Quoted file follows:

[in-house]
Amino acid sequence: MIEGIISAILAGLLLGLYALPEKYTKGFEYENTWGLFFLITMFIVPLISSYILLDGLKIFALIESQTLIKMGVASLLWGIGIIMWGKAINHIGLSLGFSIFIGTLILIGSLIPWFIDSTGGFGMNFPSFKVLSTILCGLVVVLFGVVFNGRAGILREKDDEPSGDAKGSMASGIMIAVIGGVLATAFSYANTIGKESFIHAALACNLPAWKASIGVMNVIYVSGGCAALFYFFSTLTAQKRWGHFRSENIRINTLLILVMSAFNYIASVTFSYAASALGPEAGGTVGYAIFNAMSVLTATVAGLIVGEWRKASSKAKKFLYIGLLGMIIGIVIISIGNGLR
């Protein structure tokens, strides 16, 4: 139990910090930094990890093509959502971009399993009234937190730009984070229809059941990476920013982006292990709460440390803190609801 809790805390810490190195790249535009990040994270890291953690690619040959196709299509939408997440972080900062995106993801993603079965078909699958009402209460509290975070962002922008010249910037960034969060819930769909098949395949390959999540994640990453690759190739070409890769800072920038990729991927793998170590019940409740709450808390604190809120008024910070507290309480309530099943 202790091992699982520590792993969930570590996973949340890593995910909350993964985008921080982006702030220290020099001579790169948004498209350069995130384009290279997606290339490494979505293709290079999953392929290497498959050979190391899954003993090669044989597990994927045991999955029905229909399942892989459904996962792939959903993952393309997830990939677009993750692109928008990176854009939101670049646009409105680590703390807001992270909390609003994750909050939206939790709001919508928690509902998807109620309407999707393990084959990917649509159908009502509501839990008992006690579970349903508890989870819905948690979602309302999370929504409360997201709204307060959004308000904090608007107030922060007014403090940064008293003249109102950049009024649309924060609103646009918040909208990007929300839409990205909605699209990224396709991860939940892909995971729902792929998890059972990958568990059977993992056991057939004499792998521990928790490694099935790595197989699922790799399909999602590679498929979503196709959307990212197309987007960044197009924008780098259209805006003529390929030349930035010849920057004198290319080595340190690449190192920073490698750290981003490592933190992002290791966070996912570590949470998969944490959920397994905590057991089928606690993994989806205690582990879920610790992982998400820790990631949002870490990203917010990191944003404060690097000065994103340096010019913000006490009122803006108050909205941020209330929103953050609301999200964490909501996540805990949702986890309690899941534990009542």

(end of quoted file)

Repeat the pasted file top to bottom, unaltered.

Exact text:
[in-house]
Amino acid sequence: MIEGIISAILAGLLLGLYALPEKYTKGFEYENTWGLFFLITMFIVPLISSYILLDGLKIFALIESQTLIKMGVASLLWGIGIIMWGKAINHIGLSLGFSIFIGTLILIGSLIPWFIDSTGGFGMNFPSFKVLSTILCGLVVVLFGVVFNGRAGILREKDDEPSGDAKGSMASGIMIAVIGGVLATAFSYANTIGKESFIHAALACNLPAWKASIGVMNVIYVSGGCAALFYFFSTLTAQKRWGHFRSENIRINTLLILVMSAFNYIASVTFSYAASALGPEAGGTVGYAIFNAMSVLTATVAGLIVGEWRKASSKAKKFLYIGLLGMIIGIVIISIGNGLR
């Protein structure tokens, strides 16, 4: 139990910090930094990890093509959502971009399993009234937190730009984070229809059941990476920013982006292990709460440390803190609801 809790805390810490190195790249535009990040994270890291953690690619040959196709299509939408997440972080900062995106993801993603079965078909699958009402209460509290975070962002922008010249910037960034969060819930769909098949395949390959999540994640990453690759190739070409890769800072920038990729991927793998170590019940409740709450808390604190809120008024910070507290309480309530099943 202790091992699982520590792993969930570590996973949340890593995910909350993964985008921080982006702030220290020099001579790169948004498209350069995130384009290279997606290339490494979505293709290079999953392929290497498959050979190391899954003993090669044989597990994927045991999955029905229909399942892989459904996962792939959903993952393309997830990939677009993750692109928008990176854009939101670049646009409105680590703390807001992270909390609003994750909050939206939790709001919508928690509902998807109620309407999707393990084959990917649509159908009502509501839990008992006690579970349903508890989870819905948690979602309302999370929504409360997201709204307060959004308000904090608007107030922060007014403090940064008293003249109102950049009024649309924060609103646009918040909208990007929300839409990205909605699209990224396709991860939940892909995971729902792929998890059972990958568990059977993992056991057939004499792998521990928790490694099935790595197989699922790799399909999602590679498929979503196709959307990212197309987007960044197009924008780098259209805006003529390929030349930035010849920057004198290319080595340190690449190192920073490698750290981003490592933190992002290791966070996912570590949470998969944490959920397994905590057991089928606690993994989806205690582990879920610790992982998400820790990631949002870490990203917010990191944003404060690097000065994103340096010019913000006490009122803006108050909205941020209330929103953050609301999200964490909501996540805990949702986890309690899941534990009542």